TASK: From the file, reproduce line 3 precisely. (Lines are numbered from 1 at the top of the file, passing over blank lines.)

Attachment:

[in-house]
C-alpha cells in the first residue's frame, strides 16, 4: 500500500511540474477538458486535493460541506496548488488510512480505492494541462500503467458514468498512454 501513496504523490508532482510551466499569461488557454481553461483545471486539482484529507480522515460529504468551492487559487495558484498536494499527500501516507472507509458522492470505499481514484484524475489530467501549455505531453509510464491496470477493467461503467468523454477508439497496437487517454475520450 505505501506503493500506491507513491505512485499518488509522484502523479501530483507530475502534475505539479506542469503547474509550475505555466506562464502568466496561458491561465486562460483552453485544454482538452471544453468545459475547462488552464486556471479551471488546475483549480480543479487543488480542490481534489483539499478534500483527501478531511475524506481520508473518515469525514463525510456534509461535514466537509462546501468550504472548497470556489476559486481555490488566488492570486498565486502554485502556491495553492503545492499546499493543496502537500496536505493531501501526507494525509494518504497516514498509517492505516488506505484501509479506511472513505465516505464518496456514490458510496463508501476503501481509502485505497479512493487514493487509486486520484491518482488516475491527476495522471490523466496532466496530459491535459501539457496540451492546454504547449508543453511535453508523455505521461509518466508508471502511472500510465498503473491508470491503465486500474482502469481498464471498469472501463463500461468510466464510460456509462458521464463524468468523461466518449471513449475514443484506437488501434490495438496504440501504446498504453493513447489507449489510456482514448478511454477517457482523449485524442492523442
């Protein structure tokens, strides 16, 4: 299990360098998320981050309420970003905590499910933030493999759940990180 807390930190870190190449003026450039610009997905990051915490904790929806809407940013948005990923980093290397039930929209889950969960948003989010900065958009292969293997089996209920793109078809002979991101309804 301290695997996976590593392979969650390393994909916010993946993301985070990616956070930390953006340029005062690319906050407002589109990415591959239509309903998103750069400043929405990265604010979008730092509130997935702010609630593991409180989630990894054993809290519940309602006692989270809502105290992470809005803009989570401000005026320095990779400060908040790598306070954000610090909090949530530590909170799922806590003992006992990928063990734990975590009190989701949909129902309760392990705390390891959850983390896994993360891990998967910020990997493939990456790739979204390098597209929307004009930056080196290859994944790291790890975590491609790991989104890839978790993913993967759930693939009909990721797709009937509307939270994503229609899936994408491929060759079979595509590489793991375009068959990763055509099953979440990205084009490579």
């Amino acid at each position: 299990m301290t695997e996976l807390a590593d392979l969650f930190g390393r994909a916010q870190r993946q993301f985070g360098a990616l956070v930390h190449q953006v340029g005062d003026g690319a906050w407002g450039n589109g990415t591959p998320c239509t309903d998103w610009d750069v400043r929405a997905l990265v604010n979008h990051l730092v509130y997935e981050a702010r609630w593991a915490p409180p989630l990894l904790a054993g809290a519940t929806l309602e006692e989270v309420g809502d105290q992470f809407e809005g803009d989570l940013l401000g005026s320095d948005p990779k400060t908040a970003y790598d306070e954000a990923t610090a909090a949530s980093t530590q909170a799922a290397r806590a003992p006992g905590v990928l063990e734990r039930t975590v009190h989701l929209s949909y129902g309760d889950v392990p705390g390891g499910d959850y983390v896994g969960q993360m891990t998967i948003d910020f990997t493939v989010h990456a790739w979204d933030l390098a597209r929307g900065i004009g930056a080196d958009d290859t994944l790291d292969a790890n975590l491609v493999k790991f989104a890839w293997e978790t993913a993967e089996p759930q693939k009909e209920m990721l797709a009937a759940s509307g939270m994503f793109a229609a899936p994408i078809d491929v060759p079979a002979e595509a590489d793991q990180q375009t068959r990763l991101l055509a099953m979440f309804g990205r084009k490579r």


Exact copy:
């Protein structure tokens, strides 16, 4: 299990360098998320981050309420970003905590499910933030493999759940990180 807390930190870190190449003026450039610009997905990051915490904790929806809407940013948005990923980093290397039930929209889950969960948003989010900065958009292969293997089996209920793109078809002979991101309804 301290695997996976590593392979969650390393994909916010993946993301985070990616956070930390953006340029005062690319906050407002589109990415591959239509309903998103750069400043929405990265604010979008730092509130997935702010609630593991409180989630990894054993809290519940309602006692989270809502105290992470809005803009989570401000005026320095990779400060908040790598306070954000610090909090949530530590909170799922806590003992006992990928063990734990975590009190989701949909129902309760392990705390390891959850983390896994993360891990998967910020990997493939990456790739979204390098597209929307004009930056080196290859994944790291790890975590491609790991989104890839978790993913993967759930693939009909990721797709009937509307939270994503229609899936994408491929060759079979595509590489793991375009068959990763055509099953979440990205084009490579």